Health care providers in the United States do not routinely screen patients for celiac disease. However, since celiac disease sometimes runs in families, blood relatives of people with celiac disease should talk with their health care provider about their chances of getting the disease. Some researchers recommend the routine testing of all family members, such as parents and siblings, for celiac disease. However, routine genetic testing for celiac disease is not usually helpful when diagnosing the disease.
Most people with celiac disease have a significant improvement in symptoms when they follow a gluten-free diet. Health care providers typically refer people to a dietitian who specializes in treating people with the disease. The dietitian will teach the person to avoid gluten while following a healthy and nutritious diet. The dietitian will give the person instructions for how to
read food and product labels and identify ingredients that contain gluten
make healthy choices about the types of foods to eat
design everyday meal plans
For most people, following a gluten-free diet will stop symptoms, heal existing intestinal damage, and prevent further damage. Symptoms may improve within days to weeks of starting the diet. The small intestine usually heals in 3 to 6 months in children. Complete healing can take several years in adults. Once the intestine heals, the villi will absorb nutrients from food into the bloodstream normally.
Some people with celiac disease show no improvement after starting a gluten-free diet. The most common reason for poor response to dietary changes is that people are still consuming small amounts of gluten, which can damage the small intestine—even in people without symptoms. Most people start responding to the gluten-free diet once they find and eliminate hidden sources of gluten from their diet. Hidden sources of gluten include additives made with wheat, such as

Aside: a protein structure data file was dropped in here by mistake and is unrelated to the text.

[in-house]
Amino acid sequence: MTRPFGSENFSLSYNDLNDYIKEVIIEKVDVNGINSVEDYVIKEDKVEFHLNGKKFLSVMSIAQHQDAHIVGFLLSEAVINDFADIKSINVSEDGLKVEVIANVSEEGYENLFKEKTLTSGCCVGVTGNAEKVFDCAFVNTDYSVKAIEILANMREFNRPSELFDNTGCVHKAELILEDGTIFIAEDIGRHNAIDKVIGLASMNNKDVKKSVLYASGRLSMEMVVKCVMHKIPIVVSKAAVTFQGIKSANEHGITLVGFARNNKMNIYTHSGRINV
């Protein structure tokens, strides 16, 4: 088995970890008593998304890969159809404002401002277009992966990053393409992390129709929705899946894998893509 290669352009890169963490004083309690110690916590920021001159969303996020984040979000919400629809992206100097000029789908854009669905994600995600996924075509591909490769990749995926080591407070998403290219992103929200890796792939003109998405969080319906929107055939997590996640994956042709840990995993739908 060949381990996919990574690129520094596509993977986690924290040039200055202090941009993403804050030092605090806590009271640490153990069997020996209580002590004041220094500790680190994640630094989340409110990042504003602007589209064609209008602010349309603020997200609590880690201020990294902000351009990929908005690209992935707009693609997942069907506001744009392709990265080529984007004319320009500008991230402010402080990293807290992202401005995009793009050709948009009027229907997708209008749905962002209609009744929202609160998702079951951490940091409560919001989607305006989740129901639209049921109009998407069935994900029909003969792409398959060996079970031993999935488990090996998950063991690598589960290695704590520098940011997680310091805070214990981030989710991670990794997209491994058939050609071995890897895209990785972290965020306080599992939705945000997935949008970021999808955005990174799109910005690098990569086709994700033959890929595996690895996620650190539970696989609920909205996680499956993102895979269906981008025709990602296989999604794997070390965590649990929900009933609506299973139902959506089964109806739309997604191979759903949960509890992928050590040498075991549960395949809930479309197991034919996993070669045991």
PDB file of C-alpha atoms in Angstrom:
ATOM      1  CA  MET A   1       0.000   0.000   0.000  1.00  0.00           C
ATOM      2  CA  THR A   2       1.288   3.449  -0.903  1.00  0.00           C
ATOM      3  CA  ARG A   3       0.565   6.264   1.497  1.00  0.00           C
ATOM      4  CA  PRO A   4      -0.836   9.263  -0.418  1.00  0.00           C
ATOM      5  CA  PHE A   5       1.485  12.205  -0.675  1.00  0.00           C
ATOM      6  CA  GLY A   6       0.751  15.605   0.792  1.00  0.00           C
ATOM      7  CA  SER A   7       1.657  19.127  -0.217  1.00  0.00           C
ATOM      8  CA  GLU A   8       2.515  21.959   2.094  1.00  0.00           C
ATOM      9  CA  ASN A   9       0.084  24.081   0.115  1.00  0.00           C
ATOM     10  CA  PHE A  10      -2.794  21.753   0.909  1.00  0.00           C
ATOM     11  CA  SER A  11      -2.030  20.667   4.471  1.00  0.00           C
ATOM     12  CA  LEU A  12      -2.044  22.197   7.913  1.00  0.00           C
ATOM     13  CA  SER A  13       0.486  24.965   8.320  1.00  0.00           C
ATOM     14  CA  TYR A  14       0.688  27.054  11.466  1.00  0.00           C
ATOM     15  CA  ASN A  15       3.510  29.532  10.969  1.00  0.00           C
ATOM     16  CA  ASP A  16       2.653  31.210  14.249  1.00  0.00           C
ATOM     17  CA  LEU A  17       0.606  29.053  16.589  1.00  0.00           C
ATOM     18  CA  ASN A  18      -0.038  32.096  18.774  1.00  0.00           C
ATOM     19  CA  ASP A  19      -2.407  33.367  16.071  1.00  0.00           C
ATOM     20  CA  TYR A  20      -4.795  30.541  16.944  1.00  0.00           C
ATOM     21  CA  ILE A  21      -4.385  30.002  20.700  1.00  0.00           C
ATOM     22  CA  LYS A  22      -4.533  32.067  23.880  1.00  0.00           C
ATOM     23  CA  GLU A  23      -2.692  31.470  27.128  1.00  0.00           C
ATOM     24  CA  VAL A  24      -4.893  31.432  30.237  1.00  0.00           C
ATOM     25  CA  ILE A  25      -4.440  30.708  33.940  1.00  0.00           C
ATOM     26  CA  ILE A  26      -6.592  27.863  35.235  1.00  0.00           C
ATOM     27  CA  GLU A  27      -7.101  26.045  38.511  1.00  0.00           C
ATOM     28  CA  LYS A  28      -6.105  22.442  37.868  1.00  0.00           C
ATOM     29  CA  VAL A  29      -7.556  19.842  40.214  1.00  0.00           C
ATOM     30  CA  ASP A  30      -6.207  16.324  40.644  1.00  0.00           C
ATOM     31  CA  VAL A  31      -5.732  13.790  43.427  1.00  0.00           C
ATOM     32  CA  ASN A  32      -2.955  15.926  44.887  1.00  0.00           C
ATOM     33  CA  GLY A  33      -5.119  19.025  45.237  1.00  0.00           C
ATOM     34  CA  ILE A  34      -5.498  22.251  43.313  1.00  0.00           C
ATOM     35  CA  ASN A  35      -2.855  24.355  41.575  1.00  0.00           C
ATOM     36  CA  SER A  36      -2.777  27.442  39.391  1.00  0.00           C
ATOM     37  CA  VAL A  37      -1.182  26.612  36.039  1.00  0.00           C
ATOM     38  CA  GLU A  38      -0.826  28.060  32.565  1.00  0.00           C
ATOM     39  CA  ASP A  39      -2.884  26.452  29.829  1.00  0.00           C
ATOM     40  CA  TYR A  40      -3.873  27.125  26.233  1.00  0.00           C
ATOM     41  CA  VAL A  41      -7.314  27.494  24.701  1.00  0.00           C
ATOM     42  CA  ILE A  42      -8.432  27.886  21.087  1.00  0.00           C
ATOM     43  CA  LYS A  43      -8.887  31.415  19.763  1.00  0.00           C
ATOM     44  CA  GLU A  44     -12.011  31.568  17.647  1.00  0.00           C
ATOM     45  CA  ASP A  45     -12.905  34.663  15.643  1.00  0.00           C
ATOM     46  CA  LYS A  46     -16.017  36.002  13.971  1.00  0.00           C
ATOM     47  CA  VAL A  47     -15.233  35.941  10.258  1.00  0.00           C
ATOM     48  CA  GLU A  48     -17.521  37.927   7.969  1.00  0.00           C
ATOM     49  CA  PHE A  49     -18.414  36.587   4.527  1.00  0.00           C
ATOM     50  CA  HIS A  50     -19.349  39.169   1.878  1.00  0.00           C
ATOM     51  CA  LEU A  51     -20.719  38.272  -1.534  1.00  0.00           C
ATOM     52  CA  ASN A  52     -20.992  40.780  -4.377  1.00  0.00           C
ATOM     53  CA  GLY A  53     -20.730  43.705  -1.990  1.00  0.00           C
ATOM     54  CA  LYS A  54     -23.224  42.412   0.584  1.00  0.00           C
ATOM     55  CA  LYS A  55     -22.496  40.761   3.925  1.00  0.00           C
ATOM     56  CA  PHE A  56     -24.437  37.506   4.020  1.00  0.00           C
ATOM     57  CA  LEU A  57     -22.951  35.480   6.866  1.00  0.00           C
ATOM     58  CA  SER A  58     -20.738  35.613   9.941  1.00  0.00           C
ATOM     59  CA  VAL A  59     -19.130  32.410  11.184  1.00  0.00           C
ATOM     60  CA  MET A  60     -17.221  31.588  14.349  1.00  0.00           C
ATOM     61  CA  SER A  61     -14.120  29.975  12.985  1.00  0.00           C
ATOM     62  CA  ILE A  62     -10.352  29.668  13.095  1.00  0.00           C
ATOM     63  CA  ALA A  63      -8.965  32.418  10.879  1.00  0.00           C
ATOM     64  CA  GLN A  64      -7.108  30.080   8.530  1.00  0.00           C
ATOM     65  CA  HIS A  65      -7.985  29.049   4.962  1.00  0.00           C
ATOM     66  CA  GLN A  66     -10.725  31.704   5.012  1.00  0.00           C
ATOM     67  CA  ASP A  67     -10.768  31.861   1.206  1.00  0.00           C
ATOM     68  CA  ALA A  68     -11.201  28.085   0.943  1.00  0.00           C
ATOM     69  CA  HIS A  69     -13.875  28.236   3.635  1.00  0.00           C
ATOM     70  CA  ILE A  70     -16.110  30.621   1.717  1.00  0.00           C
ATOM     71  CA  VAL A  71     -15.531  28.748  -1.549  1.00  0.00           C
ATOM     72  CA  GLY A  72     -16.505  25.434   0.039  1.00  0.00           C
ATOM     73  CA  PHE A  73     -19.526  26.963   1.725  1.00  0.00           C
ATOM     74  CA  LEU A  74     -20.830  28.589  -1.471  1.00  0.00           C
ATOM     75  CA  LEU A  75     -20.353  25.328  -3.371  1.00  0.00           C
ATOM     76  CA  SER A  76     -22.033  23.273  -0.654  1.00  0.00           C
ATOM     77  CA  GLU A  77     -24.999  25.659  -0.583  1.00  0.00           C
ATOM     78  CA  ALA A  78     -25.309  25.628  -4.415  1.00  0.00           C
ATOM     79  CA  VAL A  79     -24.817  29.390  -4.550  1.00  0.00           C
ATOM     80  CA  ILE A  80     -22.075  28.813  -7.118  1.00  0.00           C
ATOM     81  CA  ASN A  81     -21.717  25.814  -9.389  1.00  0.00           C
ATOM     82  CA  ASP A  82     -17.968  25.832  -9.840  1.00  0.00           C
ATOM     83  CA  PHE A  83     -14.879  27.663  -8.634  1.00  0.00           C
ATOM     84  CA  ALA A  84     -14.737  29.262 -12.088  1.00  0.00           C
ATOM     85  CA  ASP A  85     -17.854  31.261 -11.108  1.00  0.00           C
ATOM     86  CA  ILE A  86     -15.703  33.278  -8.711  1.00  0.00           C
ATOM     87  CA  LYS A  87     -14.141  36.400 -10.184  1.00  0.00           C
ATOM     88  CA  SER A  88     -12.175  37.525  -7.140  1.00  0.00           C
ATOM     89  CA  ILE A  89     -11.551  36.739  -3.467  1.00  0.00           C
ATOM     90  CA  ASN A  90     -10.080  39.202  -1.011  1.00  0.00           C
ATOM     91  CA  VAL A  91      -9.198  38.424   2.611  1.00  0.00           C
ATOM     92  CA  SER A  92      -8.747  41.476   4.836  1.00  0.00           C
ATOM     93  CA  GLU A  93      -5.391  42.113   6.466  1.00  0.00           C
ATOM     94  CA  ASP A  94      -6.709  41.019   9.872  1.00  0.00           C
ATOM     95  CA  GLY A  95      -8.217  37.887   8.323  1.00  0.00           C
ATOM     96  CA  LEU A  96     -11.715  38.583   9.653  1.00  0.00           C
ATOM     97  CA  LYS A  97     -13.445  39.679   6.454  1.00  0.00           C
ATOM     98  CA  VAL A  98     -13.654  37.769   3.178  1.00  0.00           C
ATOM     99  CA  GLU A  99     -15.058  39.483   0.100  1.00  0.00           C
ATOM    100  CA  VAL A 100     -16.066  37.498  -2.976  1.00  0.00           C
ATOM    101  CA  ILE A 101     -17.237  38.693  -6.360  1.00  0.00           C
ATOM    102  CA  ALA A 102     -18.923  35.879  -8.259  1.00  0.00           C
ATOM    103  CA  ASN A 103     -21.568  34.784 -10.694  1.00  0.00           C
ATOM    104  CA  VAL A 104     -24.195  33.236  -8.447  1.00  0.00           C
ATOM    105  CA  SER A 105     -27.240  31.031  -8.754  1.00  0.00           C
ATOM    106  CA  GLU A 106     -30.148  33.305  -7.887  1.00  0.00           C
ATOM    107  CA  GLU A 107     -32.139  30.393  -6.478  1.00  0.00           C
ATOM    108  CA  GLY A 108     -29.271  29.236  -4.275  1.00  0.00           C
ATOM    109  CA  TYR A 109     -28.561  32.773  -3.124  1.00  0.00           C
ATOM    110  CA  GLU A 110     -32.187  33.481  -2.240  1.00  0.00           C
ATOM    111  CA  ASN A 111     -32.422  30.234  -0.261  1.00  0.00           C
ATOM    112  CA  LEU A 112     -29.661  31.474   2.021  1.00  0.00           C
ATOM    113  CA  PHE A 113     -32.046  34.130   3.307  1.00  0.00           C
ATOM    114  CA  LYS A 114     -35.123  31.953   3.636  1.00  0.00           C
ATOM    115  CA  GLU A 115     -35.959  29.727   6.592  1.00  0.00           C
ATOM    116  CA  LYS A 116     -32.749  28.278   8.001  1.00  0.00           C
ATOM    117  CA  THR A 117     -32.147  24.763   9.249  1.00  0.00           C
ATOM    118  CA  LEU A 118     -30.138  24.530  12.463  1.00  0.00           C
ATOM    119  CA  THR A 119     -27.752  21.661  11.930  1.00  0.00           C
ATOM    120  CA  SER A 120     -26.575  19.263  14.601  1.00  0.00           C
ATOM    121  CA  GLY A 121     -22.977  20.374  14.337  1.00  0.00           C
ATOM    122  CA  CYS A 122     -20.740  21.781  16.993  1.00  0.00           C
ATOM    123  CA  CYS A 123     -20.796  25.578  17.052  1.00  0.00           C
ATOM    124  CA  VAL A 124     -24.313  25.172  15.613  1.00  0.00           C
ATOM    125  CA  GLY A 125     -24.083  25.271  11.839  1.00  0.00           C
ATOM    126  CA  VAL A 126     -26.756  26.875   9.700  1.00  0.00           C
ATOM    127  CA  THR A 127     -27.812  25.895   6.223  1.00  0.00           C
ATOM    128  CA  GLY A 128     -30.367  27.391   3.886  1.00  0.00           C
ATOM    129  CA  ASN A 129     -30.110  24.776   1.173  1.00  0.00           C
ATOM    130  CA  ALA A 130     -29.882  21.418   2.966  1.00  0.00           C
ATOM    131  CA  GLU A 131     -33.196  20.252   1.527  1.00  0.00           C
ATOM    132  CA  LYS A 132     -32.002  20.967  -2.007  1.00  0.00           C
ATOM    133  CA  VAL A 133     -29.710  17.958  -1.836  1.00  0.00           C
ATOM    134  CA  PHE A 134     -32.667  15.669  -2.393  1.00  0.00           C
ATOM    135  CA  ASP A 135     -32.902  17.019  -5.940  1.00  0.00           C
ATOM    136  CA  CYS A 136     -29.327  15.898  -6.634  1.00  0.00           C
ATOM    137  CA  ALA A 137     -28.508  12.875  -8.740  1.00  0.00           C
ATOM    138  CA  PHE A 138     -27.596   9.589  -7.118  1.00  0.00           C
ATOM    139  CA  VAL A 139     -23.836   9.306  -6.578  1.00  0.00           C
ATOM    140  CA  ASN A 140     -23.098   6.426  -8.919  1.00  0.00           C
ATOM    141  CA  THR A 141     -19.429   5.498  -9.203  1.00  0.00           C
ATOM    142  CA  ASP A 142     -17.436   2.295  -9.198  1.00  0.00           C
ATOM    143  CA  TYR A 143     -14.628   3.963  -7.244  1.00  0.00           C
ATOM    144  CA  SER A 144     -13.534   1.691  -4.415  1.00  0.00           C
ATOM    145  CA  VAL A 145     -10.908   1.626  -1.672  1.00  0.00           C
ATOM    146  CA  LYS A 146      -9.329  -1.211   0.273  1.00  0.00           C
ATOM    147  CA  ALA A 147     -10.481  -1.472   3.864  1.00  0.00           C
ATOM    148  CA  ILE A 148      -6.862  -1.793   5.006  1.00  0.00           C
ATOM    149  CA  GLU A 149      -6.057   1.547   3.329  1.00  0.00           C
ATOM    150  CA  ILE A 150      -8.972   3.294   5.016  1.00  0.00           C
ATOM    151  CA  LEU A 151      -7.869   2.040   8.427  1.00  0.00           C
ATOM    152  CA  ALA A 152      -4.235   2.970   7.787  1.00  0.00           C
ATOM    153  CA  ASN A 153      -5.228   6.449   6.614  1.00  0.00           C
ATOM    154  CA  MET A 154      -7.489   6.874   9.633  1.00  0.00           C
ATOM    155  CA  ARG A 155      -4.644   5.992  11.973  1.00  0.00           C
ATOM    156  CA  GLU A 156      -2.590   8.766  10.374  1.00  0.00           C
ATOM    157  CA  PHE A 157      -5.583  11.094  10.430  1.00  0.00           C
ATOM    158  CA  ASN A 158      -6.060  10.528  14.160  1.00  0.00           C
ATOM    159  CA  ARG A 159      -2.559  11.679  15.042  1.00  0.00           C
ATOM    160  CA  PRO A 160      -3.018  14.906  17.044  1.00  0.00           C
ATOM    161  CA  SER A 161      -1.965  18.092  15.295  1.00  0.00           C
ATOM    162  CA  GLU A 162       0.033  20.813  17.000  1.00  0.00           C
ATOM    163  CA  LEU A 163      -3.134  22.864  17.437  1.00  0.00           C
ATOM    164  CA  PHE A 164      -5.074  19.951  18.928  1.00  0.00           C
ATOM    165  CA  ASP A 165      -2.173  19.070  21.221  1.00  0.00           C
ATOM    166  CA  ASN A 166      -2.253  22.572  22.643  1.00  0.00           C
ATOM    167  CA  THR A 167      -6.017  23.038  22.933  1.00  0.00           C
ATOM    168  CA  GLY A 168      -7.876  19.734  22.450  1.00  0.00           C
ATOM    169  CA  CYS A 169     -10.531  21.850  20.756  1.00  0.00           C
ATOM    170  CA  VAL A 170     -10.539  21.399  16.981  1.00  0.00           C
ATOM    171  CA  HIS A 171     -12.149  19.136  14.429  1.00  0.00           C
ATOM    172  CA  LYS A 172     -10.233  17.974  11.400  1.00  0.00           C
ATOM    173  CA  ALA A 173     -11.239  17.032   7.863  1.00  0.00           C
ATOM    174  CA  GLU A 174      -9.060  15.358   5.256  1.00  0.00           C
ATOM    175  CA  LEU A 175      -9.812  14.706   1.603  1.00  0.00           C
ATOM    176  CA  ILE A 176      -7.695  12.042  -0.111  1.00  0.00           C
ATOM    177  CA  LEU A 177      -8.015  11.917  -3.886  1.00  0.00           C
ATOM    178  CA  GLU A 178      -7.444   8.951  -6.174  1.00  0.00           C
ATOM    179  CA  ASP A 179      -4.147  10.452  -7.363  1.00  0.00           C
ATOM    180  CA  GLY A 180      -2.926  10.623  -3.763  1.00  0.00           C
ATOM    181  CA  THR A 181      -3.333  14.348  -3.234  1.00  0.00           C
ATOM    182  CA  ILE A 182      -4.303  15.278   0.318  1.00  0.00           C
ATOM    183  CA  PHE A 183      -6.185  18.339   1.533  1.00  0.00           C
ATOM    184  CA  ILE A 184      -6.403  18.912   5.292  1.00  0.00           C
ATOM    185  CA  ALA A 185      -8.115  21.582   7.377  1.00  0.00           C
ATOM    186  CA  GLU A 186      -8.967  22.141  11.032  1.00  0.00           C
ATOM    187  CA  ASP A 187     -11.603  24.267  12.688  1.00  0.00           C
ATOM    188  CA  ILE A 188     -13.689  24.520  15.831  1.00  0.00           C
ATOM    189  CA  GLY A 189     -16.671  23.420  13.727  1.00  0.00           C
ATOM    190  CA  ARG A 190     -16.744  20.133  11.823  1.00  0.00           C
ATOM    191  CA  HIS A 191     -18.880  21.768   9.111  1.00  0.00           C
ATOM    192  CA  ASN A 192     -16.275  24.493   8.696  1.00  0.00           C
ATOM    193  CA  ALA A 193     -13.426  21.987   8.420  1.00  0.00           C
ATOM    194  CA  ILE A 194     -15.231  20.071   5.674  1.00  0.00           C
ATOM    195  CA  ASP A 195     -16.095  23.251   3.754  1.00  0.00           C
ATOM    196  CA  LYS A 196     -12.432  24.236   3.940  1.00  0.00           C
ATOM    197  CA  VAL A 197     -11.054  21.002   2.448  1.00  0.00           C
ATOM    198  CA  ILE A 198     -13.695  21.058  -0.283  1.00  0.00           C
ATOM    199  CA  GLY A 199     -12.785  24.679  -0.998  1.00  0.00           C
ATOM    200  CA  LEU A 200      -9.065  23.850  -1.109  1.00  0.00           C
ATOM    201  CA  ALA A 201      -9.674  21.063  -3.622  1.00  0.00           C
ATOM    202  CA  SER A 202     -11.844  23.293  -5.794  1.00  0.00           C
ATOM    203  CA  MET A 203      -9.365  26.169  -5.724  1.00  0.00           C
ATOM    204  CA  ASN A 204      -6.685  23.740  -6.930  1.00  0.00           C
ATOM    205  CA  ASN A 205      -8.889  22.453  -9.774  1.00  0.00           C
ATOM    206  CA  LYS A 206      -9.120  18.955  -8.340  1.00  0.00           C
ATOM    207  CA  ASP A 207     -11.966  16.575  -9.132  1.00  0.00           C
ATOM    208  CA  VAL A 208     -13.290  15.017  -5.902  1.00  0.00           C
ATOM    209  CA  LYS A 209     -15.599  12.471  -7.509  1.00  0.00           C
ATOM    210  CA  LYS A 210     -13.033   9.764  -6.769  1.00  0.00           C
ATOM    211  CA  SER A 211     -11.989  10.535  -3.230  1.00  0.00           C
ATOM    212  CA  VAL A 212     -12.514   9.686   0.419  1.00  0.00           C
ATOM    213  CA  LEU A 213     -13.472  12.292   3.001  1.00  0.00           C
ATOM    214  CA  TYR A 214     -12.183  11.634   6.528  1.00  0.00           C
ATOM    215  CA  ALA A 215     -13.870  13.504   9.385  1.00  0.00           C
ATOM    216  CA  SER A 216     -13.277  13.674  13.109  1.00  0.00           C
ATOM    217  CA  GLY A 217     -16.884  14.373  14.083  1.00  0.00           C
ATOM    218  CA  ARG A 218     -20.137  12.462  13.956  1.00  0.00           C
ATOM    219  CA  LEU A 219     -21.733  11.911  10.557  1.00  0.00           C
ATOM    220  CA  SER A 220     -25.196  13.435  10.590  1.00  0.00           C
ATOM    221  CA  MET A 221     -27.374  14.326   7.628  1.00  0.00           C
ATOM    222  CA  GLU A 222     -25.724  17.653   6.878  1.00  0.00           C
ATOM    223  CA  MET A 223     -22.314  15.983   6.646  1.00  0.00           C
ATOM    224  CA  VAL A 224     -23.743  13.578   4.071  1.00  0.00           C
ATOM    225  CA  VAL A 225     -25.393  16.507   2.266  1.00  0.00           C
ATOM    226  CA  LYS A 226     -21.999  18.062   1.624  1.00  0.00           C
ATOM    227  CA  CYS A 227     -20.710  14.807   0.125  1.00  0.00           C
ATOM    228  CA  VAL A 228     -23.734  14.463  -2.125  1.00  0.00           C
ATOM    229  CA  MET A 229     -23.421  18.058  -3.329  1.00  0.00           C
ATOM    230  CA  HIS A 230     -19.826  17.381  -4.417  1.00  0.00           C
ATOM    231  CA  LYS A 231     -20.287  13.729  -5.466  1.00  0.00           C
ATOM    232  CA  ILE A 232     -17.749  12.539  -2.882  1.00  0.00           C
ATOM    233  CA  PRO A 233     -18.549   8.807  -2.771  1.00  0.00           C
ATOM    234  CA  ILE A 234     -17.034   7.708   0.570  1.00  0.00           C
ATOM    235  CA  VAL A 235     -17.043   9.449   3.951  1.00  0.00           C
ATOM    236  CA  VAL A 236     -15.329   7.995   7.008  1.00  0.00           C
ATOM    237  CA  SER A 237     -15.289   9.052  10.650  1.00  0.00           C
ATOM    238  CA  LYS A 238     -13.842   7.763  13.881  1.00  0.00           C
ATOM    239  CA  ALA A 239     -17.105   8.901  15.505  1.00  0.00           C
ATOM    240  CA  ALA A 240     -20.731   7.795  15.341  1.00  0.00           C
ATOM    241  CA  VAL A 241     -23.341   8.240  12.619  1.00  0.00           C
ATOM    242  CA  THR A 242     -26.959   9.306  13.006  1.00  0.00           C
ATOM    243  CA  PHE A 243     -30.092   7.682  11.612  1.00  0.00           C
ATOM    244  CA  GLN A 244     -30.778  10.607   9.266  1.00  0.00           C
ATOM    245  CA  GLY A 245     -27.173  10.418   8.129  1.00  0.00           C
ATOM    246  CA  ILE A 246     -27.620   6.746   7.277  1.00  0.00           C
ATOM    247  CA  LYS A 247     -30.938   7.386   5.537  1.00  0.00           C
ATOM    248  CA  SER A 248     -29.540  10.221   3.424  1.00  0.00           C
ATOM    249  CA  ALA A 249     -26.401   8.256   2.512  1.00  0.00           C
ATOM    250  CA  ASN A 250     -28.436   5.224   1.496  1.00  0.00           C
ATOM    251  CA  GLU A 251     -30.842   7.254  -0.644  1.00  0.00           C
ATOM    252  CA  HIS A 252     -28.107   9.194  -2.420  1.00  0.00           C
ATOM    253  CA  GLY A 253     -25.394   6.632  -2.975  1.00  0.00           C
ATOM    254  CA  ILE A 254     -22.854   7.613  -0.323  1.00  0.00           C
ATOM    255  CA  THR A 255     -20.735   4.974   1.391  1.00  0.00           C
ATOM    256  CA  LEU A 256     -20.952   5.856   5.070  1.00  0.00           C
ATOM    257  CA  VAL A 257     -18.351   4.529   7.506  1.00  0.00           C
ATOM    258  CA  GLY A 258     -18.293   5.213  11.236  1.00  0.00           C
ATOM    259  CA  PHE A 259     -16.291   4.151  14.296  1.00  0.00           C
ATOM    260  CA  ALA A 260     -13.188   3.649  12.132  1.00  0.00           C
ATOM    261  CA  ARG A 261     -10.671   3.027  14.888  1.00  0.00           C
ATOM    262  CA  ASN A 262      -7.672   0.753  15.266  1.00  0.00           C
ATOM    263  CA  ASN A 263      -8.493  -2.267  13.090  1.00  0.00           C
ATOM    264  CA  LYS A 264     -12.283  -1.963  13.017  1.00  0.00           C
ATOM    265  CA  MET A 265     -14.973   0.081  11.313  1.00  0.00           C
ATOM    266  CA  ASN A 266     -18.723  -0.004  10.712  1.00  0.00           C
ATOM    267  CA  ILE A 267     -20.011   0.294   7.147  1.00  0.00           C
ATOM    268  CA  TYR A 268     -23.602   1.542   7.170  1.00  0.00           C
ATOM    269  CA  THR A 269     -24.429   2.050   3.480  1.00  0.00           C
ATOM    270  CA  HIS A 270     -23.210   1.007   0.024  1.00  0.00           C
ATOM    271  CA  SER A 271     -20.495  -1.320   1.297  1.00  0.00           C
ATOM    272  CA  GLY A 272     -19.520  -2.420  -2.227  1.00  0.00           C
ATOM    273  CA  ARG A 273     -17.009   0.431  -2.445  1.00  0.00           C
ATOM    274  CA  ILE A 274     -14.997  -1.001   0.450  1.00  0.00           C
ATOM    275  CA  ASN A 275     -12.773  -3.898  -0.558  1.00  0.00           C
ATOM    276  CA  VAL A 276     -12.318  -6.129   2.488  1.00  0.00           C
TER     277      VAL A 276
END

modified food starch
Some people who continue to have symptoms even after changing their diet may have other conditions or disorders that are more common in people with celiac disease. These conditions may include
small intestinal bacterial overgrowth, which happens when too many bacteria grow in the small intestine
pancreatic exocrine insufficiency, in which the pancreas does not produce enough digestive juice
microscopic colitis, an inflammation of the colon that a health care provider can see only with a microscope
lactose intolerance, a condition in which people have symptoms after consuming milk or milk products
other food intolerances, which may occur because of continued damage to the intestine
In some cases, people continue to have difficulty absorbing nutrients despite following a strict gluten-free diet. People with this condition, known as refractory celiac disease, have severely damaged intestines that cannot heal. Their intestines are not absorbing enough nutrients, so they may need to receive nutrients intravenously. Researchers continue to evaluate medications to treat refractory celiac disease.
Depending on a person's age at diagnosis, some complications of celiac disease will not improve, such as short stature and dental enamel defects.
For people with dermatitis herpetiformis, skin symptoms generally respond to a gluten-free diet and may recur if a person adds gluten back into his or her diet. Medications such as dapsone can control the rash's symptoms. Dapsone does not treat intestinal symptoms or damage, so people with dermatitis herpetiformis should maintain a gluten-free diet, even if they don't have digestive symptoms. Even when a person follows a gluten-free diet, the skin lesions from dermatitis herpetiformis may take months or even years to fully heal and often recur over the years.
Eating, diet, and nutrition play a significant role in treating celiac disease. People with the disease should maintain a gluten-free diet by avoiding products that contain gluten. In other words, a person with celiac disease should not eat most grains, pasta, and cereal, and many processed foods.